The National Consumer Protection Technical Resource Center: The Center of Service & Information for SMPs

Health Care Fraud

From the Office of Inspector General (OIG), U.S. Department of Health & Human Services

Prescription Drug Fraud

Beneficiaries have the option of the Part D prescription drug benefit. This has been a wonderful advantage for seniors to help in their medication needs. However, this has also opened the door for new and unprecedented fraud attempts.

How the Scam Works

  • One area of concern in Part D fraud is prescription shorting. This is where a fraudulent pharmacy routinely dispenses prescriptions a few pills short. In a large prescription the pharmacist hopes the beneficiary will not notice. If the pharmacist does this repeatedly, the pharmacy can steal a lot of money from Medicare because Medicare is billed for the full amount.
  • In a similar scheme, a fraudulent pharmacy may fill a partial month’s drug supply and ask the beneficiary to come back for the rest. The pharmacist then bills Medicare twice in one month for the full amount.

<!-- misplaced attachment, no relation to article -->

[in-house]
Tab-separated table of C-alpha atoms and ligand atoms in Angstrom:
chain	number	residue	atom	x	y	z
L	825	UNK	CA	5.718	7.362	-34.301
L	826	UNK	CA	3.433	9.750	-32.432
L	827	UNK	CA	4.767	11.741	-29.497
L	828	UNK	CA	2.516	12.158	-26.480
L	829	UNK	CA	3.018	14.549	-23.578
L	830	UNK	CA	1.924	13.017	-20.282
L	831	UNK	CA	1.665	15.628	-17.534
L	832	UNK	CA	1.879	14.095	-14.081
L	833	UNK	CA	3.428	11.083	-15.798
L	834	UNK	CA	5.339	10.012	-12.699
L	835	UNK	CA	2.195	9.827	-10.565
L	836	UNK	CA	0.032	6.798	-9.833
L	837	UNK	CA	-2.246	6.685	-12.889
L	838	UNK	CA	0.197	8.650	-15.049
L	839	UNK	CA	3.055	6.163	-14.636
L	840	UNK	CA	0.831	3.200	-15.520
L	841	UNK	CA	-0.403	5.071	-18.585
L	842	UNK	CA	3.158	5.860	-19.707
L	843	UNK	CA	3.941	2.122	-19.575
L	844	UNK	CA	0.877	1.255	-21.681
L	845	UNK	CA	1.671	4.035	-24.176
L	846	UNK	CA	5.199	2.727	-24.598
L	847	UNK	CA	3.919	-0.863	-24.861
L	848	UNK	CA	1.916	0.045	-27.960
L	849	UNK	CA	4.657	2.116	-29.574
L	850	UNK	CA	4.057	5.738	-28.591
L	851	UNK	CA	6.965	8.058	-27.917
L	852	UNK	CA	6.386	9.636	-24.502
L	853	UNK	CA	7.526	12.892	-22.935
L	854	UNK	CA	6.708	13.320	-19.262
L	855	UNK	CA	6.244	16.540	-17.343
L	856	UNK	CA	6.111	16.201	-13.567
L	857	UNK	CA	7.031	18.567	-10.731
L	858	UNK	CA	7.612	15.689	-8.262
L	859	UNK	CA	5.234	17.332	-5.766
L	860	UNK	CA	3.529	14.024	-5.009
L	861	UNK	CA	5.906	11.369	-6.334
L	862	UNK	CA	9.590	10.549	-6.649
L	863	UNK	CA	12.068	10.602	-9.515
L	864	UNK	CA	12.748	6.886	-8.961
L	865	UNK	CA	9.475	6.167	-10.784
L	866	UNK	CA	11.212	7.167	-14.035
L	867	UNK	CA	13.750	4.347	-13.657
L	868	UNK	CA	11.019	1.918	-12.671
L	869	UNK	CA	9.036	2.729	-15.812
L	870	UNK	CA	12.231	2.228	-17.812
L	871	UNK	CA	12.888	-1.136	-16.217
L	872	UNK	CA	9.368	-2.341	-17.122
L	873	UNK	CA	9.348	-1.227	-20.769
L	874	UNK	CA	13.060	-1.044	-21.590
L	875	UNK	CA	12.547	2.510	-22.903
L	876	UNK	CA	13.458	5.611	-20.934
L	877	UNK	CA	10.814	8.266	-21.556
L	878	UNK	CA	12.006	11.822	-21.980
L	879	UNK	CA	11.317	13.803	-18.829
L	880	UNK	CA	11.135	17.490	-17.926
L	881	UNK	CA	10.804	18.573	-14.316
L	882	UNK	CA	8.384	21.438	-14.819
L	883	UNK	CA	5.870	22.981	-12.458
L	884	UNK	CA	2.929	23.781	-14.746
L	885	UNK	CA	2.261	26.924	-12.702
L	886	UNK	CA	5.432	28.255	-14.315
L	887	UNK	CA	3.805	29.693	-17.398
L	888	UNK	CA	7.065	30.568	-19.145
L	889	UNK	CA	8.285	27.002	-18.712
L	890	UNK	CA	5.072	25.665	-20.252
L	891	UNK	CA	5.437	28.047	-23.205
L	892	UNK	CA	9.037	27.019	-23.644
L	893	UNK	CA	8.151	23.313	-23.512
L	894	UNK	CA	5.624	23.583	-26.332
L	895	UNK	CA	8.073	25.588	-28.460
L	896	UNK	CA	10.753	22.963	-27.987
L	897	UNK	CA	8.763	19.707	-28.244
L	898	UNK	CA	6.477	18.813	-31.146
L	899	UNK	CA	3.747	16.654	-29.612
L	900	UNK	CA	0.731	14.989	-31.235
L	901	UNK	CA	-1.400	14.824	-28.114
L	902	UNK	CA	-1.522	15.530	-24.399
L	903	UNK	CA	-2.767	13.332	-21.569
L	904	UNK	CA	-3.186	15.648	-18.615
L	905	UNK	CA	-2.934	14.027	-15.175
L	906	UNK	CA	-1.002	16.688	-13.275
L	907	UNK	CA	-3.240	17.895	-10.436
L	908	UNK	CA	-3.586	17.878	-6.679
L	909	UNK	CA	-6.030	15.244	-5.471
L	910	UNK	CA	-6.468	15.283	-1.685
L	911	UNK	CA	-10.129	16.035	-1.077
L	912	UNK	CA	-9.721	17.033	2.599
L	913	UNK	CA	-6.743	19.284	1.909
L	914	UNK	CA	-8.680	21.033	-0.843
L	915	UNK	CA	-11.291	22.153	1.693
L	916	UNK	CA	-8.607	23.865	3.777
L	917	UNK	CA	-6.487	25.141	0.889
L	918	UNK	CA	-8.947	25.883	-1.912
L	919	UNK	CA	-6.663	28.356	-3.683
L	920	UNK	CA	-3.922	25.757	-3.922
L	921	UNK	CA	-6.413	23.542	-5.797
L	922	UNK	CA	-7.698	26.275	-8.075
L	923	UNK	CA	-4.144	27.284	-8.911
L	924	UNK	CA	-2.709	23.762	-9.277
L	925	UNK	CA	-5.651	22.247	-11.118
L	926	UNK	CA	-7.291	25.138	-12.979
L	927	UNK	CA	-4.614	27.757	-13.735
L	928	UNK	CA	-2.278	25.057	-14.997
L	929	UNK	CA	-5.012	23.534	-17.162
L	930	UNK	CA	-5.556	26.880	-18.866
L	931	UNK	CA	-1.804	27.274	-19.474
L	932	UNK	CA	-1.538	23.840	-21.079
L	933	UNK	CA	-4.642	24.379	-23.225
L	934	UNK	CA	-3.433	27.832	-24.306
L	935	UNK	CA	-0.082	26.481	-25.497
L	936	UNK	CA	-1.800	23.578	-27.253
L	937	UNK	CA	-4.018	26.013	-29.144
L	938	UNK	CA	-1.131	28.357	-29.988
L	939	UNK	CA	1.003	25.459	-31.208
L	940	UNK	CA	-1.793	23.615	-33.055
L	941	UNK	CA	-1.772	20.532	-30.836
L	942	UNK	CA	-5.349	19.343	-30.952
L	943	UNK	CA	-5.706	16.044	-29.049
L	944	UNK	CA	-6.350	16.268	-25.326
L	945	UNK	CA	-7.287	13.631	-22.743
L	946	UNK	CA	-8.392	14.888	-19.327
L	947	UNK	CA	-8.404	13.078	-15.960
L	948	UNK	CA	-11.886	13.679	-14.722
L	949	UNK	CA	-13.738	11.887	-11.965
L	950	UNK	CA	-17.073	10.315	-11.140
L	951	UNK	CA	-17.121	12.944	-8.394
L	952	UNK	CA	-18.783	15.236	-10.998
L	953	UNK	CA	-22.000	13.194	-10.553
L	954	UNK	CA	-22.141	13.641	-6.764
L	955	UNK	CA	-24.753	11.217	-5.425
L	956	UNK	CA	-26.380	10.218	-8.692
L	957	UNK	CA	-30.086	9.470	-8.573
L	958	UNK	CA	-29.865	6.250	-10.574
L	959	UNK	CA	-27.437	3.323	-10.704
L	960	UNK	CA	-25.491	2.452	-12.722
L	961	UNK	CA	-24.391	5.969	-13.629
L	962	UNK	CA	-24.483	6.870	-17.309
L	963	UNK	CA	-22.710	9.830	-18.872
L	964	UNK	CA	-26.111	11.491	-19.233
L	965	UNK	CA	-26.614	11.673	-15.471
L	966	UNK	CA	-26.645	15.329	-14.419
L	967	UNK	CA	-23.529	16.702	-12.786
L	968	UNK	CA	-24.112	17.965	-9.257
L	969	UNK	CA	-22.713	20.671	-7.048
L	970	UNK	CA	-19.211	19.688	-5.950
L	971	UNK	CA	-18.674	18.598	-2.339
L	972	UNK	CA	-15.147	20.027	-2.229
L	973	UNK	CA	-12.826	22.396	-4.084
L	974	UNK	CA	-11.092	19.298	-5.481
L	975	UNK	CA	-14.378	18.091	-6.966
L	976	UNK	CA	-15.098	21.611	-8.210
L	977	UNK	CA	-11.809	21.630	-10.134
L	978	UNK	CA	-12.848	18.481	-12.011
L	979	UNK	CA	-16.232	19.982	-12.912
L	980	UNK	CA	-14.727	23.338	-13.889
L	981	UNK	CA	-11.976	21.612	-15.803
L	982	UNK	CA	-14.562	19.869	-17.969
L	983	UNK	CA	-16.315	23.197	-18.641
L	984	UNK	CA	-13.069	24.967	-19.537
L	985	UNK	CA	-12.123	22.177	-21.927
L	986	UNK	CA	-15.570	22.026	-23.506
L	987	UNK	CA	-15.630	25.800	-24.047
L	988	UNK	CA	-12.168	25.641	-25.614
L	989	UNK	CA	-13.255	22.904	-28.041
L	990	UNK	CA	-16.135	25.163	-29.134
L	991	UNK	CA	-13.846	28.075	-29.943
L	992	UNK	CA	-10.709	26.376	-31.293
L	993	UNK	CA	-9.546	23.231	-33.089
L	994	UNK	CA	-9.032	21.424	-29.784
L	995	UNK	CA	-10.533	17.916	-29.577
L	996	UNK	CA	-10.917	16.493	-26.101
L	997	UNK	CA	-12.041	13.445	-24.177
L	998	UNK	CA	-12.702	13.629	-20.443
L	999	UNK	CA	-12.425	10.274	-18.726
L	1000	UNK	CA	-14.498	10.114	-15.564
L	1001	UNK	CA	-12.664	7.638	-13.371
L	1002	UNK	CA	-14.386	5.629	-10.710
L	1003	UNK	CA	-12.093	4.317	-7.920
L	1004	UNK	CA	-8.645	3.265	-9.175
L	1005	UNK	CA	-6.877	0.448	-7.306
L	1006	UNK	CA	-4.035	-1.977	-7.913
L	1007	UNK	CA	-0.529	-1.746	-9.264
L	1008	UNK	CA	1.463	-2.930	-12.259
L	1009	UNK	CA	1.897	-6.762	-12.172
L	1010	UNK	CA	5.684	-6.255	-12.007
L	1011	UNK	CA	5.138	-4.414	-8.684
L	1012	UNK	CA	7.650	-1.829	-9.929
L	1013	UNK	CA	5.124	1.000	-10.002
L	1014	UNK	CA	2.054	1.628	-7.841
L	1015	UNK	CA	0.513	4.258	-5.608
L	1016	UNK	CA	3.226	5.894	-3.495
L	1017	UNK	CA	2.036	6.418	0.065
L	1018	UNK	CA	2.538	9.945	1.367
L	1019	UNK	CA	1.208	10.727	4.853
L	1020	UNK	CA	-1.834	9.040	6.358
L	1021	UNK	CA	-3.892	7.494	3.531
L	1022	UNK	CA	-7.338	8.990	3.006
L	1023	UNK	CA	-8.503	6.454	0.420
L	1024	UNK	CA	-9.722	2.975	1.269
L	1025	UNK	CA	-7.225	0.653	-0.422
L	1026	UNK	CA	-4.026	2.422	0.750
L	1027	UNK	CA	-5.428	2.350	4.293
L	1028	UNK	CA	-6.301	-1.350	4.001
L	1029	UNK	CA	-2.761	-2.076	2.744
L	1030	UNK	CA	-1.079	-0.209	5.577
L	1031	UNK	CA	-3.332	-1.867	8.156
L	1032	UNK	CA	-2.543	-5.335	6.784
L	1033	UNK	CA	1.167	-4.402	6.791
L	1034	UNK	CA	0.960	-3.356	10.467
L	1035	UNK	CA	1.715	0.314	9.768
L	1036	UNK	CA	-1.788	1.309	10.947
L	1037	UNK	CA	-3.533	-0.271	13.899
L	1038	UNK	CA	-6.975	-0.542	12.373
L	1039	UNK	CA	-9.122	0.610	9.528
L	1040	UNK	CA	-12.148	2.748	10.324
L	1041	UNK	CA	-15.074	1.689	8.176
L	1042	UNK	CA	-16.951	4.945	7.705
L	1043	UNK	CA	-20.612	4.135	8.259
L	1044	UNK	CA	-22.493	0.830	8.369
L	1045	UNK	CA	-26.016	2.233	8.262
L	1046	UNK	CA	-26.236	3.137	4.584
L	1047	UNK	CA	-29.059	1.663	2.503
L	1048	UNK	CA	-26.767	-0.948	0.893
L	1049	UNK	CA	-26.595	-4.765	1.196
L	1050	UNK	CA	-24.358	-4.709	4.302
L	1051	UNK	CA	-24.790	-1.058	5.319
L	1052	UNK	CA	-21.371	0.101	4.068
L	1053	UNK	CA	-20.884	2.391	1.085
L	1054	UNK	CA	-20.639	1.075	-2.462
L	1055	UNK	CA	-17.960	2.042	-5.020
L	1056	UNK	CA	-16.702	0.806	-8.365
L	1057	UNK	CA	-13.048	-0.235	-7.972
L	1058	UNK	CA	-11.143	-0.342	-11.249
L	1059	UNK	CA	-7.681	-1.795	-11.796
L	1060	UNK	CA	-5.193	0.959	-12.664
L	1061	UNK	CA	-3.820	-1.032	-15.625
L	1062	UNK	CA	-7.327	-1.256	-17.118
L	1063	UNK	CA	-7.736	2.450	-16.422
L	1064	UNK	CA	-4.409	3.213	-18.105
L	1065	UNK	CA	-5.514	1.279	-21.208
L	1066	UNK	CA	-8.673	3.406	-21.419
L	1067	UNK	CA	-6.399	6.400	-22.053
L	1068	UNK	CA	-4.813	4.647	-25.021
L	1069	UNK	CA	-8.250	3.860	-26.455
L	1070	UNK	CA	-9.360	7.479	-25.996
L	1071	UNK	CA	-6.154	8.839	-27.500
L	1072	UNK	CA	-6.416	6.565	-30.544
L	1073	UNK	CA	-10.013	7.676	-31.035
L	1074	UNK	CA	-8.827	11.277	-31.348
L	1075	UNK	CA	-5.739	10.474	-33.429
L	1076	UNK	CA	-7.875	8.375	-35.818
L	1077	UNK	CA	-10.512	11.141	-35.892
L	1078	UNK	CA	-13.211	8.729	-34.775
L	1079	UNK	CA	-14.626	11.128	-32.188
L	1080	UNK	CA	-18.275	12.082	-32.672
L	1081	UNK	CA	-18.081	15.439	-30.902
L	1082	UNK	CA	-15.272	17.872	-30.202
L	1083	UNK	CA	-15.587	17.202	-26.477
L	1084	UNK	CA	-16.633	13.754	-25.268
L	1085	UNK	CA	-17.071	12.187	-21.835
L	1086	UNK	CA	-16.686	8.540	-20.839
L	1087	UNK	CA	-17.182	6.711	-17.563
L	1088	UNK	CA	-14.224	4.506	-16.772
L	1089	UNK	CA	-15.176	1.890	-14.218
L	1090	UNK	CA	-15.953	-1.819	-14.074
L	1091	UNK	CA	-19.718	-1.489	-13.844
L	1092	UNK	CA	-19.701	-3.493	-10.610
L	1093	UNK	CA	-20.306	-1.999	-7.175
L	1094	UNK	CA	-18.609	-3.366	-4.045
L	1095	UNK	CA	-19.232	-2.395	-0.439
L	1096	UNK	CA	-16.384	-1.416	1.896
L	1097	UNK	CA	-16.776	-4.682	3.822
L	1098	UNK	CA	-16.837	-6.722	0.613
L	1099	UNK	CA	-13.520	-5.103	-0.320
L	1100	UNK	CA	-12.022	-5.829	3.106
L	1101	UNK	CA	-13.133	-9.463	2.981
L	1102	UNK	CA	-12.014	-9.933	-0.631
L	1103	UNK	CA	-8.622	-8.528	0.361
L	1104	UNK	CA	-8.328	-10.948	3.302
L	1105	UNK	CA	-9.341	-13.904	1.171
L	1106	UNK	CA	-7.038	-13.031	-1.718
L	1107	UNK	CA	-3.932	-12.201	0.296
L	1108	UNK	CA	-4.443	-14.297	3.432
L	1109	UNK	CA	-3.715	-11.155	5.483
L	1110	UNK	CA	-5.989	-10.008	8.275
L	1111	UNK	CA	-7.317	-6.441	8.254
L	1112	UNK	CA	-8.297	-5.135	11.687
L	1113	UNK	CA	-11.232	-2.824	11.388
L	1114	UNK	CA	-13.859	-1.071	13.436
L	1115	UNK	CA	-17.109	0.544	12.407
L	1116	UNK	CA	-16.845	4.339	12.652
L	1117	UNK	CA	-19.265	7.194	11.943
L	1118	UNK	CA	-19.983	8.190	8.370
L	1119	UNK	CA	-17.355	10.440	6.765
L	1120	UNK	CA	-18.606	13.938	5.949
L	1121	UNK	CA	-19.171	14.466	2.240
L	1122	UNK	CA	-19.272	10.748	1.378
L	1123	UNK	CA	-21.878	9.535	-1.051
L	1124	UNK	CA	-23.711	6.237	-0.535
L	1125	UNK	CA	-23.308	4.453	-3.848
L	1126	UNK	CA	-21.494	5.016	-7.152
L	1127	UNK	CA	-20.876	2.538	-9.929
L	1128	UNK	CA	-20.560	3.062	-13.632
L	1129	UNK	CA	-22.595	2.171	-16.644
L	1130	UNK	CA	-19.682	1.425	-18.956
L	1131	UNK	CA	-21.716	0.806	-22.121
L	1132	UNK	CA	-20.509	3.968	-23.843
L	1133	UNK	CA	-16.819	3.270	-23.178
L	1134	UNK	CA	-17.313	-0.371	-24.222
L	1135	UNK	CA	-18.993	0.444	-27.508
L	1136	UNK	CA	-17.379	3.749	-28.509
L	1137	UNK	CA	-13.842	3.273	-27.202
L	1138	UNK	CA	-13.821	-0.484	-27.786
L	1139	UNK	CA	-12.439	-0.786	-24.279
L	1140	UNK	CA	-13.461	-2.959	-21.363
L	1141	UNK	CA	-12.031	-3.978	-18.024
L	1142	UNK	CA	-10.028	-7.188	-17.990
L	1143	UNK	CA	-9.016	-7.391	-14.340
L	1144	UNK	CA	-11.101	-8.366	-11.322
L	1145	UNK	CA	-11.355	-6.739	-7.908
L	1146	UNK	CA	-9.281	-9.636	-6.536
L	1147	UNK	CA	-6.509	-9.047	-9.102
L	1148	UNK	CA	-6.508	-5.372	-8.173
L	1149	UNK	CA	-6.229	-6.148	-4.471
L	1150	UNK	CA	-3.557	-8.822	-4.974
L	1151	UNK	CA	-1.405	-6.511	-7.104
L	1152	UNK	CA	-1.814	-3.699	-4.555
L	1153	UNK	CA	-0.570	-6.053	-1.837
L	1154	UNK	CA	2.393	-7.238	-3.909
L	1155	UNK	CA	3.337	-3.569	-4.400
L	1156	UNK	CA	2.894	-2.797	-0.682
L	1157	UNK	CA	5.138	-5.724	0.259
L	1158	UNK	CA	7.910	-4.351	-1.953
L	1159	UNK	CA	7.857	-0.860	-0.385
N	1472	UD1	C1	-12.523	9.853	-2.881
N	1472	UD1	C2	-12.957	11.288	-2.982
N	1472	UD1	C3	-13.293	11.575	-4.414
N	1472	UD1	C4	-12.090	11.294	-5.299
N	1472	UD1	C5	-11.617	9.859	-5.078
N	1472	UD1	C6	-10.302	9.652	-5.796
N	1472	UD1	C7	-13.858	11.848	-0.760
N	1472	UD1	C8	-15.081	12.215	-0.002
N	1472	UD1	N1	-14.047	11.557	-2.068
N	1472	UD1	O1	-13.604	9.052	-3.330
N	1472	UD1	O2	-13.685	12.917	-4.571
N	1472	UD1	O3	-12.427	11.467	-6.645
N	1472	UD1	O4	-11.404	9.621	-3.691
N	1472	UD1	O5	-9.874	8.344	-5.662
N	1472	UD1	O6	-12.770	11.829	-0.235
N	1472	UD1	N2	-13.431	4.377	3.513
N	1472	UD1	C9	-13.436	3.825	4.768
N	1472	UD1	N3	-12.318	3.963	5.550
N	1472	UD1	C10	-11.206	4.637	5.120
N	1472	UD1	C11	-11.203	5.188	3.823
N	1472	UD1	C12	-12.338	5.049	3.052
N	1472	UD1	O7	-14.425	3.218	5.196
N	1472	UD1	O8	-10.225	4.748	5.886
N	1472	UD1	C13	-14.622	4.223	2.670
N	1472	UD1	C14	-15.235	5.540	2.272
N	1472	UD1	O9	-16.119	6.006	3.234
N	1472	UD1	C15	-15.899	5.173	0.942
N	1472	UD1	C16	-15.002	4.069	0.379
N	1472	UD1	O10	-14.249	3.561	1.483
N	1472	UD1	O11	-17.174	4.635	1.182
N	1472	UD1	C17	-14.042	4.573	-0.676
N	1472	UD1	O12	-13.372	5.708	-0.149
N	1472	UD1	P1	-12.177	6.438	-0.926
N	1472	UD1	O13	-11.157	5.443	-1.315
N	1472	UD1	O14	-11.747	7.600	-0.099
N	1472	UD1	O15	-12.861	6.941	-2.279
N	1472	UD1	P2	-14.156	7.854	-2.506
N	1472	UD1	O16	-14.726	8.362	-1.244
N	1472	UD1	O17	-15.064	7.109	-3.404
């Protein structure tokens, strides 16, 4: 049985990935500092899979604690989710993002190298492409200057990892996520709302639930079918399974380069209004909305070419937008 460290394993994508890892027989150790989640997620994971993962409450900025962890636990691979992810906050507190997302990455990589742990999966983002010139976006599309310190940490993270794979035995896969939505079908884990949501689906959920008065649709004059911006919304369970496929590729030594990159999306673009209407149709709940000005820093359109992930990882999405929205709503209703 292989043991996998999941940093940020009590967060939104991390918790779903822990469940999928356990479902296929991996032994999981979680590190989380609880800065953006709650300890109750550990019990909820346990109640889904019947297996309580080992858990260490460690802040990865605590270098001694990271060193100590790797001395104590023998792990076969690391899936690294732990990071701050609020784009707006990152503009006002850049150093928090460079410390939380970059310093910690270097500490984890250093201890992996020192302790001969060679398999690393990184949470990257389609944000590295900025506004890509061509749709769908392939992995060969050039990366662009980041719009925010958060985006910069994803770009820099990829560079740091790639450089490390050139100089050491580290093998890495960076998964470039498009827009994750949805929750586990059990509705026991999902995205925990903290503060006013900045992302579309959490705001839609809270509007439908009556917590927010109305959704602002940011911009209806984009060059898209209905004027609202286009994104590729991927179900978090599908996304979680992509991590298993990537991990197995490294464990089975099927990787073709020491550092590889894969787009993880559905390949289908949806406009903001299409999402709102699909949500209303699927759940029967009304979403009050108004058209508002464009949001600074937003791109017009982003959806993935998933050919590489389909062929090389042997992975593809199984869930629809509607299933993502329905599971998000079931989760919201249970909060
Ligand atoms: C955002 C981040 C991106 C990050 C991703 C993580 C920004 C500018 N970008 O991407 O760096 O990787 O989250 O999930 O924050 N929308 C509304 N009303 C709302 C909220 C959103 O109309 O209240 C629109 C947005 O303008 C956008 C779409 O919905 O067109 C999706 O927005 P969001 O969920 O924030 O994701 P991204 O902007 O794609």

• A new prescription drug diversion tactic is to talk a beneficiary into getting a prescription from his physician for a narcotic. It is then filled and billed to Medicare. The beneficiary is then paid cash for the script and the drugs are cycled back through the pharmacy or sold on the street.

How to Fight Back

  • Although time-consuming, consider counting your pills when you first get the prescription filled to make sure you were not shorted on the amount.
  • Do not participate in prescription drug diversion fraud. It is highly illegal and criminal behavior and can get the participating beneficiary into severe legal trouble as well.

Report Suspected Fraud

To report suspected fraud, click here.